And this is what it will look like on the Wickstrom Ave side, with 6 more units facing the street. The project is so densely built, that only 14 to 16 of the 22 cars it will add to the neighborhood will have off street parking. An estimated 6-8 cars will have to park on the street. 

For comparison, here are two multi-family buildings on the same block. They do not have additional houses behind them. There are 5 households (10 residents), plenty of green space and off street parking for all but one car. 

Density doesn't have to mean sacrificing green space or parking. Right sized developments, thoughtfully designed, can improve a neighborhood. If you have examples of good design in your area, please leave a comment and give the address. Let's use those positive examples to create a vision of what we want for our community. 

Thursday, May 9, 2013

Adversity Builds Community

A proposed "row house" project has mobilized my Alki Beach neighborhood in a way that few events, short of natural disaster, can. We knew for several months that development was planned for three lots on our street. The rumor was that it was going to be a townhouse complex. No one seemed upset by that. But when the land use sign went up and neighbors started looking at what was being proposed, the consensus was, "Whoa!"

Townhouses are one thing. Row houses are another. Townhouse developments are required to provide off street parking for their residents and include green space to mitigate environmental impacts. But row houses are not. Our little beach community has serious parking problems because it is a destination for Seattlites on sunny days. The runoff from this development will flow directly into Puget Sound, 1/2 block away. If this development is allowed to go forward as proposed, it will add to our existing parking and water pollution problems. It will block views for many neighbors, with 3-story buildings set just 5 feet from the sidewalk.

I could write a lengthy post about all that is wrong with this proposal. But for me, the most interesting thing about the situation has been how neighbors have come together to express their concerns and communicate them to the City.

It began with one neighbor photographing this sign and emailing it to others, alerting us to the fact that the comment period was pretty short. Several people wrote the city to request a two week extension and we were granted that. Then at least 6 people wrote to Seattle's Department of Planning and Development, expressing their concerns about various aspects of the project. Their comments (including mine) are part of the public record, which can be accessed at the DPD website.  Enter project number 3014675 and wait a minute for the records to come up. You'll find all documents pertinent to the project there.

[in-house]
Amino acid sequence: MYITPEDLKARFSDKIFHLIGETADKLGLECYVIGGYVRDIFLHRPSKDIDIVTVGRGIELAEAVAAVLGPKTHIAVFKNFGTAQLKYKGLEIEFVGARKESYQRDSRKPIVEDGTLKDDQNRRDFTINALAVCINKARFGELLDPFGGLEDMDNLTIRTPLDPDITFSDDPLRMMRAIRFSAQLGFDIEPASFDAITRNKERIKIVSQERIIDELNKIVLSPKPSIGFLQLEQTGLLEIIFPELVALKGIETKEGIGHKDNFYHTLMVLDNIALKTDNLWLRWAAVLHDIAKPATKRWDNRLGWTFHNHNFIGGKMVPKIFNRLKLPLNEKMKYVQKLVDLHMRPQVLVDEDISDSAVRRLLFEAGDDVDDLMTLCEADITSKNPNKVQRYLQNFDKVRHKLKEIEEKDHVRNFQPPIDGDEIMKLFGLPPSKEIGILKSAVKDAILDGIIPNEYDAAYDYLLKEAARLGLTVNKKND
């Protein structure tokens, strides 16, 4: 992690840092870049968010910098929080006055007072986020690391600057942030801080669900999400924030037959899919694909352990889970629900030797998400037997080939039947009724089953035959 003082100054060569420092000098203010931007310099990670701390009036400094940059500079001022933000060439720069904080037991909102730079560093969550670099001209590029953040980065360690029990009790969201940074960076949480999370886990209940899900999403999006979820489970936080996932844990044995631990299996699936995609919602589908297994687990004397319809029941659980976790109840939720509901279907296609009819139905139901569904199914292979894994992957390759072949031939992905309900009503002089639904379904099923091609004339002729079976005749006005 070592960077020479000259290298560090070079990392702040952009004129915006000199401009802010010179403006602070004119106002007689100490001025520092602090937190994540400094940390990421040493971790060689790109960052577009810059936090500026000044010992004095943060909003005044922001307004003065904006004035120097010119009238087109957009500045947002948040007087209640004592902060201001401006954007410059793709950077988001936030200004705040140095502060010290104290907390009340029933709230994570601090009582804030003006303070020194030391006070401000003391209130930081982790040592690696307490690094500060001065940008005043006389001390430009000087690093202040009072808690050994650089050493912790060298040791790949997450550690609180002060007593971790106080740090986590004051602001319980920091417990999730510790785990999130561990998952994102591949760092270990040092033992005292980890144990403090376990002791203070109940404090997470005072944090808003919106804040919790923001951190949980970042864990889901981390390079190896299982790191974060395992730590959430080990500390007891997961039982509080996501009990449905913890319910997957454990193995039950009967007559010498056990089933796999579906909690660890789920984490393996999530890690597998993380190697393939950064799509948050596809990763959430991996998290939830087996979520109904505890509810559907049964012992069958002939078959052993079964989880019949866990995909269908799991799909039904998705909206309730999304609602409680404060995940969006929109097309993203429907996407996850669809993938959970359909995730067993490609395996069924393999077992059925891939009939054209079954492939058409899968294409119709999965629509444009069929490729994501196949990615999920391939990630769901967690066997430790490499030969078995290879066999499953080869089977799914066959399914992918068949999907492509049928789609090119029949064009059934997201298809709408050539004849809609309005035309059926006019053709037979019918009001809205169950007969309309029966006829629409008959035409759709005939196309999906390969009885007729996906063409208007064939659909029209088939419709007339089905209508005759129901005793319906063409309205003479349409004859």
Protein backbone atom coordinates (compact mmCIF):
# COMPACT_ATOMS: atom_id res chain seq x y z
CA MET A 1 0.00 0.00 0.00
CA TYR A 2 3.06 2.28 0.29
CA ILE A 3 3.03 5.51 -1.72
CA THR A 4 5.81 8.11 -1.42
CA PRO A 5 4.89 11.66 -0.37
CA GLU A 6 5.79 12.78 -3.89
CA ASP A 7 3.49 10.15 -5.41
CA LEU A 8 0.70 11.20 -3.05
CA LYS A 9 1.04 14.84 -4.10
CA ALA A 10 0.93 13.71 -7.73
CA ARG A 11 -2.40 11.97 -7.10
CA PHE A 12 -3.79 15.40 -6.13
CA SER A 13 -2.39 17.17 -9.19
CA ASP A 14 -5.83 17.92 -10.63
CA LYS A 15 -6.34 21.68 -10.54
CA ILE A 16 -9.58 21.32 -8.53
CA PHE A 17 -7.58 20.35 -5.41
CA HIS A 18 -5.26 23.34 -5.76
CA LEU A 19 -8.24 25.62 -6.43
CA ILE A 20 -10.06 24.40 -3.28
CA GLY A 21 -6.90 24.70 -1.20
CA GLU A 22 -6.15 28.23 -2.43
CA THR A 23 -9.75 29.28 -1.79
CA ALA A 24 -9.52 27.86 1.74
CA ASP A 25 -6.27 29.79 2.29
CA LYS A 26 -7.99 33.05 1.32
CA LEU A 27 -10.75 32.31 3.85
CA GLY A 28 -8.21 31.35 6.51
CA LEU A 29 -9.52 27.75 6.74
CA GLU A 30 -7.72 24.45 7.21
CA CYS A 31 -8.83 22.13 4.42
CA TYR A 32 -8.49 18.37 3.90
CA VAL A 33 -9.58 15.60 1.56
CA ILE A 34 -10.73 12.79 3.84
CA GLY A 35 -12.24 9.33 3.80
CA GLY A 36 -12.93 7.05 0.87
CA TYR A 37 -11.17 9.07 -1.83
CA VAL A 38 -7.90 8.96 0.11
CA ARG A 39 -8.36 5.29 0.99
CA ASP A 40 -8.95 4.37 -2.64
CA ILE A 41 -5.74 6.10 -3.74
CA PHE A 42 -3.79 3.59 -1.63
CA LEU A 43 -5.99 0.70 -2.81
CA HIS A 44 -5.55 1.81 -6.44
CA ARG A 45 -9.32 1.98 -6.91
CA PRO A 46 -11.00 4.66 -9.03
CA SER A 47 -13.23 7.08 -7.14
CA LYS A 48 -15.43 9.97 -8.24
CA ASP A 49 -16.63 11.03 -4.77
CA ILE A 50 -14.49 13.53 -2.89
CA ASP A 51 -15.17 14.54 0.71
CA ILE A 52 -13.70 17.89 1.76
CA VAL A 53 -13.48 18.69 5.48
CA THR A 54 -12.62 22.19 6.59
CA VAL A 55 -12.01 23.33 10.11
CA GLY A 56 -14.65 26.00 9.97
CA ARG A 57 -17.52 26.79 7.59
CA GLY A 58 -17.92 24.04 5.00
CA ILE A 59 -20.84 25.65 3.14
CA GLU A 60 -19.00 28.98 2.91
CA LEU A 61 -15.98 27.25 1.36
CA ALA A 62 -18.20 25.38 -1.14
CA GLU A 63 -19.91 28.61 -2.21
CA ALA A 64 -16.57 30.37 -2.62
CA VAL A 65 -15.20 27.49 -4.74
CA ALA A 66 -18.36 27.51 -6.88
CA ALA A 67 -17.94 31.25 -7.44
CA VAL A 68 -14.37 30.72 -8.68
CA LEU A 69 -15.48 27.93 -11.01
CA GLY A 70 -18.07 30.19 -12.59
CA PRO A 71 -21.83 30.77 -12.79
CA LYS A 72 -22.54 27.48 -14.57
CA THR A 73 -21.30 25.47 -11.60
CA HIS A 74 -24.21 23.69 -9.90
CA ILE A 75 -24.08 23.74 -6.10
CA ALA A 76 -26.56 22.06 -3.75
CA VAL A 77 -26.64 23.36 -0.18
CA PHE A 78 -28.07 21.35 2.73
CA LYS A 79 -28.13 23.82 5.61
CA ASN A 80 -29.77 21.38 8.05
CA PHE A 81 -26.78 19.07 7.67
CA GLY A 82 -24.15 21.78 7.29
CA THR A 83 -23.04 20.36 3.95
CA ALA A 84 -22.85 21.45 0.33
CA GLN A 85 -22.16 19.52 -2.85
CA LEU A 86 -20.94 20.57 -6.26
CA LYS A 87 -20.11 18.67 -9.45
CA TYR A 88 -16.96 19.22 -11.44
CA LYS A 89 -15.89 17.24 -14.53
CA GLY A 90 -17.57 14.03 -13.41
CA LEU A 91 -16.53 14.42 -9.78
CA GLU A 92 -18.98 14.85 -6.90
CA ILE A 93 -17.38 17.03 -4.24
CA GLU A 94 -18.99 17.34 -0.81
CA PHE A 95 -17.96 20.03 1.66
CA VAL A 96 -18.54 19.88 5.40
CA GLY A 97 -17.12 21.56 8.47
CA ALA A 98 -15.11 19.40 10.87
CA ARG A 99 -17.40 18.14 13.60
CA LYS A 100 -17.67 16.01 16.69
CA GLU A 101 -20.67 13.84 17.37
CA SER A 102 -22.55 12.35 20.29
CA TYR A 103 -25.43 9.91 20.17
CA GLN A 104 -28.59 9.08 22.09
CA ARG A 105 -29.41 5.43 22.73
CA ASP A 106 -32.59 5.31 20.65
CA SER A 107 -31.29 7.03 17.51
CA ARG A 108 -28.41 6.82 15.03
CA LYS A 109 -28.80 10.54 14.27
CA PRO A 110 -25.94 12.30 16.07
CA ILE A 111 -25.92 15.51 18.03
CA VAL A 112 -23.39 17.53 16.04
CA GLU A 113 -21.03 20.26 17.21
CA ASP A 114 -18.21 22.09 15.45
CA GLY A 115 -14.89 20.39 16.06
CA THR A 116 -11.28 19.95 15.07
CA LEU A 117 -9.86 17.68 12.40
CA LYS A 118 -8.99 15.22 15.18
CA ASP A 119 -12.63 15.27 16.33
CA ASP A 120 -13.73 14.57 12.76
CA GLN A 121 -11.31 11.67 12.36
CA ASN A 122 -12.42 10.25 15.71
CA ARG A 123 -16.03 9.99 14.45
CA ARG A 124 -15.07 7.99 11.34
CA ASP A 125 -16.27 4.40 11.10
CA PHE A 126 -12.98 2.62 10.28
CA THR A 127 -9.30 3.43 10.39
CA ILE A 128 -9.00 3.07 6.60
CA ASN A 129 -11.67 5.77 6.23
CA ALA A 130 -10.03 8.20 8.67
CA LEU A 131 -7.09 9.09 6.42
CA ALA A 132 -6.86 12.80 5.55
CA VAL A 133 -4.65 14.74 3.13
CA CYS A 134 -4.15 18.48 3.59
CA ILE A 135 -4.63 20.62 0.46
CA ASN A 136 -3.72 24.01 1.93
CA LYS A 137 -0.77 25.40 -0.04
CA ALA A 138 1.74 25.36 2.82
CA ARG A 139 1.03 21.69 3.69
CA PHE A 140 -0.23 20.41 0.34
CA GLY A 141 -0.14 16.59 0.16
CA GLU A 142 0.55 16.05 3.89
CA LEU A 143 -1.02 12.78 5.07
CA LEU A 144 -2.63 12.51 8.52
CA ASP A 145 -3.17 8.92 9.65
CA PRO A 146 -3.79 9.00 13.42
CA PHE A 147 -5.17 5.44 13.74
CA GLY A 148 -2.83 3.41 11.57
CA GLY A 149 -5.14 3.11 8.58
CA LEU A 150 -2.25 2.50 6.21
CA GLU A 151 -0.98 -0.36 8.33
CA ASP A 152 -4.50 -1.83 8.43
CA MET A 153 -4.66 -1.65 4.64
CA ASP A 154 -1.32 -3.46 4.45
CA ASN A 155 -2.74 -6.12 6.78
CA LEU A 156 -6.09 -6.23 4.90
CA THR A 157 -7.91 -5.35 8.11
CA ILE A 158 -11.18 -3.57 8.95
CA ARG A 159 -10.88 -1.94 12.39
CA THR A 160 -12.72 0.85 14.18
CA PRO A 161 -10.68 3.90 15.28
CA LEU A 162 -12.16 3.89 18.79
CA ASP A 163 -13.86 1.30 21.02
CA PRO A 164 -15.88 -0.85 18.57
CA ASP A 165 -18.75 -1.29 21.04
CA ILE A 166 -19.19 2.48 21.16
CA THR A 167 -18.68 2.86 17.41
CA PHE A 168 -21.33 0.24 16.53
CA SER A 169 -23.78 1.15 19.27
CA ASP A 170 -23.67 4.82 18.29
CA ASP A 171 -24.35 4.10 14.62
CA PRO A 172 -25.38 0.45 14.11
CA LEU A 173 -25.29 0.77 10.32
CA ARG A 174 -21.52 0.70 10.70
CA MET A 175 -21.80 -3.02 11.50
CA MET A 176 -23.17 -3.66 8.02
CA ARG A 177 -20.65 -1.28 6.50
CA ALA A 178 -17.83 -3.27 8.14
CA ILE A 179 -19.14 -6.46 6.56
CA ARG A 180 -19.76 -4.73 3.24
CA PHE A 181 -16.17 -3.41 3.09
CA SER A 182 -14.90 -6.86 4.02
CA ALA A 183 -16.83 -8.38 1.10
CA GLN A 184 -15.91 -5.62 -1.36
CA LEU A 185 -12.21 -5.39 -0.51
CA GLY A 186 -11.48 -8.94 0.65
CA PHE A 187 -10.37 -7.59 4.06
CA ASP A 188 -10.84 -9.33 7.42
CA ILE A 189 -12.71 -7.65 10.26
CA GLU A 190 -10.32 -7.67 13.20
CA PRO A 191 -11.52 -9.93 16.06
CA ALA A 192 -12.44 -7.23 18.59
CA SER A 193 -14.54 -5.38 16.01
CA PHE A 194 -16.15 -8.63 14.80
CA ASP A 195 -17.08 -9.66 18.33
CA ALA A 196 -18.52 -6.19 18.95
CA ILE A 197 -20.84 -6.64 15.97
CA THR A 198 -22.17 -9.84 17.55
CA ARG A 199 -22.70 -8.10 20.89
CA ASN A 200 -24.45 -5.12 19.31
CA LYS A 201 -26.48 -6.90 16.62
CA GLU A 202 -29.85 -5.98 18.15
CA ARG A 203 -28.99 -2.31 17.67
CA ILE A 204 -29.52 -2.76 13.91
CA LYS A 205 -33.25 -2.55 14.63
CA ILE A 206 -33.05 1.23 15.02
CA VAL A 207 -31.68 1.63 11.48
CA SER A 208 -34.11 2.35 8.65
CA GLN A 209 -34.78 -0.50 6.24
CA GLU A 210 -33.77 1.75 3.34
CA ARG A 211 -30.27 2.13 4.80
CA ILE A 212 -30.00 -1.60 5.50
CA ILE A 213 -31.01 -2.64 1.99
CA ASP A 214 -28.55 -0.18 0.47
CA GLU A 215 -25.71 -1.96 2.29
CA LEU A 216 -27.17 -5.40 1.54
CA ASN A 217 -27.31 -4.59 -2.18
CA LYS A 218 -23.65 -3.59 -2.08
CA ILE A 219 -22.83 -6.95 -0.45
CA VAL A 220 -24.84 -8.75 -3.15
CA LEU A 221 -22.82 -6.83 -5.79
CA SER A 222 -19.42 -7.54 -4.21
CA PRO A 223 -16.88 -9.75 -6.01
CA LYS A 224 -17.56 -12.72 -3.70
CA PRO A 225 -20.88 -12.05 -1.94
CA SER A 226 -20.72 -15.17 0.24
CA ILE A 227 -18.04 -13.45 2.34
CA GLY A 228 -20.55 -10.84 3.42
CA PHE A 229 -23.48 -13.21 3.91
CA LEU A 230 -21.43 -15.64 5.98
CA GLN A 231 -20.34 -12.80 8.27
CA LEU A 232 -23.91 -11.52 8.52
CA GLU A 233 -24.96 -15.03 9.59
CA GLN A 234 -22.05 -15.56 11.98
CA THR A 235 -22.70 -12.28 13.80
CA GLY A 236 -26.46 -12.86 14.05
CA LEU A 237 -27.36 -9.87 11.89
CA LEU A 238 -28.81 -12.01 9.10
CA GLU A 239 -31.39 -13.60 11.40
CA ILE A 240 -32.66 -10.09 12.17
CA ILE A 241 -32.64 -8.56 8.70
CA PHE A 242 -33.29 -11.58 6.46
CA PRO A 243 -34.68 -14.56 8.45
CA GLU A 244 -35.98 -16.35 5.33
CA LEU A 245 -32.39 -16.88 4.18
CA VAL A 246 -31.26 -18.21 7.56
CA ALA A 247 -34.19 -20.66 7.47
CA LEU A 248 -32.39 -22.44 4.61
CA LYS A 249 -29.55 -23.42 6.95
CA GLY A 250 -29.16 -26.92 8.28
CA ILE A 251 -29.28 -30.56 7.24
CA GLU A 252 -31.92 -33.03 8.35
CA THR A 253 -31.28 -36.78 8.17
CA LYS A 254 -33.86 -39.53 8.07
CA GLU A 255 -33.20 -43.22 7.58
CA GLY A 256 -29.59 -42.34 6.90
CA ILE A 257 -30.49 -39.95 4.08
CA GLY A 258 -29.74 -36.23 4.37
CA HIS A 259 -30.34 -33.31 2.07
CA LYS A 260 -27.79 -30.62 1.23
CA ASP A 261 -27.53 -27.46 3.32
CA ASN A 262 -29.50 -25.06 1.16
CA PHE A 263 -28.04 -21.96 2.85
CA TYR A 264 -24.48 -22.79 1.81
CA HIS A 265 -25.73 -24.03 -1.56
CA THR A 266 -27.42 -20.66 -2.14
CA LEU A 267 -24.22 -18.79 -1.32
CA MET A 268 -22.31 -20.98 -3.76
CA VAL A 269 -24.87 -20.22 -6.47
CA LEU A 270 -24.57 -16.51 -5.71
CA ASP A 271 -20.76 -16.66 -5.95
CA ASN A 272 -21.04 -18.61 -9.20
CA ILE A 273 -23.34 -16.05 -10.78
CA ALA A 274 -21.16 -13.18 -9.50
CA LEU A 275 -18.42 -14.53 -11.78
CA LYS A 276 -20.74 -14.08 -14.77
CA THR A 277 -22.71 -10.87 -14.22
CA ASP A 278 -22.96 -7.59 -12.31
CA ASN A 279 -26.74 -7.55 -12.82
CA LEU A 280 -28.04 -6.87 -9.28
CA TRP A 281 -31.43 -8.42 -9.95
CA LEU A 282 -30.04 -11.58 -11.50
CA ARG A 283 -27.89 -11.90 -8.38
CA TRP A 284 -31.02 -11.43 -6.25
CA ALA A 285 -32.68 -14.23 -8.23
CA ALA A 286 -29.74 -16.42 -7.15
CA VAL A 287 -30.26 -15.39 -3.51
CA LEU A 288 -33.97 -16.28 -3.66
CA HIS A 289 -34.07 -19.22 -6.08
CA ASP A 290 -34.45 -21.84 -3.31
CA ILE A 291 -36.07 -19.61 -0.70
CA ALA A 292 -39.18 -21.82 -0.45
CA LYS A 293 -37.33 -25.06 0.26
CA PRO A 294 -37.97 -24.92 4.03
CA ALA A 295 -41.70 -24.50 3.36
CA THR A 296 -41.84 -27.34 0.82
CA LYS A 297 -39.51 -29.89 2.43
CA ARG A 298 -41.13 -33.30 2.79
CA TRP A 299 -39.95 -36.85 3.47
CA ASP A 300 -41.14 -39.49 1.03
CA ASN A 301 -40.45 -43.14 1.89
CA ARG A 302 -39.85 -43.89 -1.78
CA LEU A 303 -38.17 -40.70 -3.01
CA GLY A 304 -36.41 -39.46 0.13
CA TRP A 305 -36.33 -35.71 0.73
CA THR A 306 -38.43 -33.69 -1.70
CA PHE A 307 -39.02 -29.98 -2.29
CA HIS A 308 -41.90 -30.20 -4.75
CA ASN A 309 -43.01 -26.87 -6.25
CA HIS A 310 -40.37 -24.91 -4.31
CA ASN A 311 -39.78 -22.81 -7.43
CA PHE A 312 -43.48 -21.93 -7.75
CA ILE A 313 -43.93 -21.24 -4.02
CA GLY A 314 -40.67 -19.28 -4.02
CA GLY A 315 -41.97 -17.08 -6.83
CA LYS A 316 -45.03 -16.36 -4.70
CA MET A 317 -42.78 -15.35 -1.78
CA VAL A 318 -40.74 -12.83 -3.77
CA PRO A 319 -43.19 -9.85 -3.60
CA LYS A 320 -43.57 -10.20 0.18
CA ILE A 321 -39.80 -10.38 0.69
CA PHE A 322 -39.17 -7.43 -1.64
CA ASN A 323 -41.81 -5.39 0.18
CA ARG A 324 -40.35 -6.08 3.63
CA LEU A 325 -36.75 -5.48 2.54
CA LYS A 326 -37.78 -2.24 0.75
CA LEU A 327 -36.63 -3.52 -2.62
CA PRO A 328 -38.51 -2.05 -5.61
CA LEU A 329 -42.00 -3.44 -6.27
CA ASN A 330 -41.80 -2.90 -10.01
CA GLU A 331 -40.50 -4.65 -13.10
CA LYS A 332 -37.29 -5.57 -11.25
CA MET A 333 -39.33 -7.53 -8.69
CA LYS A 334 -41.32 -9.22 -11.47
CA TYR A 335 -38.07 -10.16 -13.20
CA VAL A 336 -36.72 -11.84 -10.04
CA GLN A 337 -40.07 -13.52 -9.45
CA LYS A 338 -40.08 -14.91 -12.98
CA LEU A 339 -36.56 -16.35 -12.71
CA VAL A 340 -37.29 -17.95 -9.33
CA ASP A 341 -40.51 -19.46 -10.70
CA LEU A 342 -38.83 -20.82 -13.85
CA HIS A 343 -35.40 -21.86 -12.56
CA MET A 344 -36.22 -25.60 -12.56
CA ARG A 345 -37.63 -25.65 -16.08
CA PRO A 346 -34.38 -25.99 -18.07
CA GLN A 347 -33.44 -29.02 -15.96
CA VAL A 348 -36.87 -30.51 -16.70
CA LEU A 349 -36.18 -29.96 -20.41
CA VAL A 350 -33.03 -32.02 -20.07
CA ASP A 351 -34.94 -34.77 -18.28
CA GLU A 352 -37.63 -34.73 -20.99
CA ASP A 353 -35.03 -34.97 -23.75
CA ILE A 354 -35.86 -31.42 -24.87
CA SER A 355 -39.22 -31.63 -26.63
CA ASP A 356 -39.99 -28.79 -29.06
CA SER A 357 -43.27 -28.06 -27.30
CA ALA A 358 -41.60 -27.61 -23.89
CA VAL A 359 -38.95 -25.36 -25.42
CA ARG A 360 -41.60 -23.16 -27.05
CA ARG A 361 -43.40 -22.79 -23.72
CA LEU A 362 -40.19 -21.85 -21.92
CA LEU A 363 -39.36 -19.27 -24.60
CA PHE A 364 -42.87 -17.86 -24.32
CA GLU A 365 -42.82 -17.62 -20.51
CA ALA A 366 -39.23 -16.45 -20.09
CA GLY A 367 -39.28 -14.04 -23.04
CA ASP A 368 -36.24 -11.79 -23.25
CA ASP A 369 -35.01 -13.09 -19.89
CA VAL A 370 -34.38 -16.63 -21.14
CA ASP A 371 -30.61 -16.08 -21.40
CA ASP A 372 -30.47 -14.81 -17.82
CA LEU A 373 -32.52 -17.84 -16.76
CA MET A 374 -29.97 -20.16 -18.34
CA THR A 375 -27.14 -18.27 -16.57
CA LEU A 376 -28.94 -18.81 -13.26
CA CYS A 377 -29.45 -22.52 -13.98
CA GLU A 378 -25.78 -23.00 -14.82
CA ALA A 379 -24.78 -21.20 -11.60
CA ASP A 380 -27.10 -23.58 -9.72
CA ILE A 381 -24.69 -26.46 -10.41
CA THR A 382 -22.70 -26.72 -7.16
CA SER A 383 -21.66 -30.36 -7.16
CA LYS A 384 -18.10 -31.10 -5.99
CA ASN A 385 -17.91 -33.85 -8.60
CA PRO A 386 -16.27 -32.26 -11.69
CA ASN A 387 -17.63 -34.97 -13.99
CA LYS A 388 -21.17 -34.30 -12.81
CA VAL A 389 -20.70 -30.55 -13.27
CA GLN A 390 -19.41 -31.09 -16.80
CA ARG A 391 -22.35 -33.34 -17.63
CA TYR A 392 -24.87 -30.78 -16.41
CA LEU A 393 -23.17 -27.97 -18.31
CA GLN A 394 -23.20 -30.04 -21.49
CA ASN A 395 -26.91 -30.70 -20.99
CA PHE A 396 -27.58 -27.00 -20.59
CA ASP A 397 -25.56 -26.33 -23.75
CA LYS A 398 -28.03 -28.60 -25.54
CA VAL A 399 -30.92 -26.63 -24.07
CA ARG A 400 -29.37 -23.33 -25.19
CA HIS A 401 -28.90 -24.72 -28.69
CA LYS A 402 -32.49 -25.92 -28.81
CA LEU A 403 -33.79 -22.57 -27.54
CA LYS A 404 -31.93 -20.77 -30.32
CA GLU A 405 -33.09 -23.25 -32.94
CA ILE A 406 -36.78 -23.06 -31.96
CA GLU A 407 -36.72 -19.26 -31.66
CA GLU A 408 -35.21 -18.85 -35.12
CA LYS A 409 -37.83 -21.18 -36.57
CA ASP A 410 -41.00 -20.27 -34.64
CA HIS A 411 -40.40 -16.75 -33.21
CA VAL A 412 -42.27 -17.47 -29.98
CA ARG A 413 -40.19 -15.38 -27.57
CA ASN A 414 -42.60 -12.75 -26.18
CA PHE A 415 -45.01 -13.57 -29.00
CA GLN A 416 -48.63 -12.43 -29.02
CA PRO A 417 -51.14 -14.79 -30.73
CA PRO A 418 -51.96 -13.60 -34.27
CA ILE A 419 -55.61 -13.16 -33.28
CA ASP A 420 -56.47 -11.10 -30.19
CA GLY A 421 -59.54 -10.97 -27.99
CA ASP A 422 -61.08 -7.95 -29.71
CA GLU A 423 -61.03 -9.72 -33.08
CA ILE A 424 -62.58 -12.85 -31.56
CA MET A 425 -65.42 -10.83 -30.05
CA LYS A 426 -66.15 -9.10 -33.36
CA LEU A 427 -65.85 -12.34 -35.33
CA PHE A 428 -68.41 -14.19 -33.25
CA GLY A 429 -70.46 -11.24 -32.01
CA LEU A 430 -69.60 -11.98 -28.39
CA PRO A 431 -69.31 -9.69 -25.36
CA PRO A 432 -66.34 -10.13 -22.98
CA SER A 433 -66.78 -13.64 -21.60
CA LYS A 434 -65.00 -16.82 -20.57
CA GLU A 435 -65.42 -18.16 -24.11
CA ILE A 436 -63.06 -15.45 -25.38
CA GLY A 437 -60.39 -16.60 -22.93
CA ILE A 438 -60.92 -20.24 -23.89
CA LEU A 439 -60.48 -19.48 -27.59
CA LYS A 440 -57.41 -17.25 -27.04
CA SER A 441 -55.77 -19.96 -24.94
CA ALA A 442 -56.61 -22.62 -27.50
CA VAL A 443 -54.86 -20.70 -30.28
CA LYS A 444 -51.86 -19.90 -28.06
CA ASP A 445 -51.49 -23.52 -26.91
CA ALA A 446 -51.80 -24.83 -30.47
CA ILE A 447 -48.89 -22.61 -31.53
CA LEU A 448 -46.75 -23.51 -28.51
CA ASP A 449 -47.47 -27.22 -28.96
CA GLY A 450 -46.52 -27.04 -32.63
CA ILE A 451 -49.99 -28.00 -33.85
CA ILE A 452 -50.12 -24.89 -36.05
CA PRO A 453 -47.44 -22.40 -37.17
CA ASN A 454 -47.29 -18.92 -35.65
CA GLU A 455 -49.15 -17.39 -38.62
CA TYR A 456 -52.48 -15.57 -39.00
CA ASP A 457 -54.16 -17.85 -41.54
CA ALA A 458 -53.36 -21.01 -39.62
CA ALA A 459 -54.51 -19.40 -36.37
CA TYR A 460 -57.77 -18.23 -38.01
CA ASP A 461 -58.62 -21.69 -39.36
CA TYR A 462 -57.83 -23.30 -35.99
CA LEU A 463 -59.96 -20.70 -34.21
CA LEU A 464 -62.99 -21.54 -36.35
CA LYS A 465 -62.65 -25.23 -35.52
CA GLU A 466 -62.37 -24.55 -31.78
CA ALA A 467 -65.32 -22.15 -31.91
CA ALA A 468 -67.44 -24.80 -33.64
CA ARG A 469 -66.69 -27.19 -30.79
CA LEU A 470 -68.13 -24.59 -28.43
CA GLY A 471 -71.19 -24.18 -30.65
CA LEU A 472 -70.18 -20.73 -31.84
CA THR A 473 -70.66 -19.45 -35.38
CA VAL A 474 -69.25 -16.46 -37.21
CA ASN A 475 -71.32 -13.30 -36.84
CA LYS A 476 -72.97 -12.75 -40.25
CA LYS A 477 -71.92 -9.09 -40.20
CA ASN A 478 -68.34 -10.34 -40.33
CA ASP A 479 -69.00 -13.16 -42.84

After the comment period closed, we asked the city when we would get a public hearing to discuss this project. We were told that public hearings are not part of the process for these types of projects, but that the city planner might give us a hearing if we submitted a petition with at least 50 signatures. I remember saying to neighbors when we got the news, "I can easily see us getting 20, but 50?"

The great thing about this neighborhood is that we are a close community. We get along well, many of us have become friends over the years, and we do things together like summertime potlucks. Because I've been one of the potluck organizers, I have email addresses for many neighbors. So I sent an email to my list, explaining my concerns about the project and that we needed to get a petition circulated ASAP. Over the next couple of days, 10 people came forward to offer to gather signatures. We quickly got the required 50 (one neighbor collected 55 by himself!) and went on to collect 2-1/2 times that many before the deadline.

In the process, friends became closer and acquaintances became allies. We were drawn together in a way that made me appreciate this neighborhood more than ever.

Will we get our hearing? It's only been a few days since we submitted our petition and we haven't heard anything yet. But whatever happens, we are a better community for having had this experience.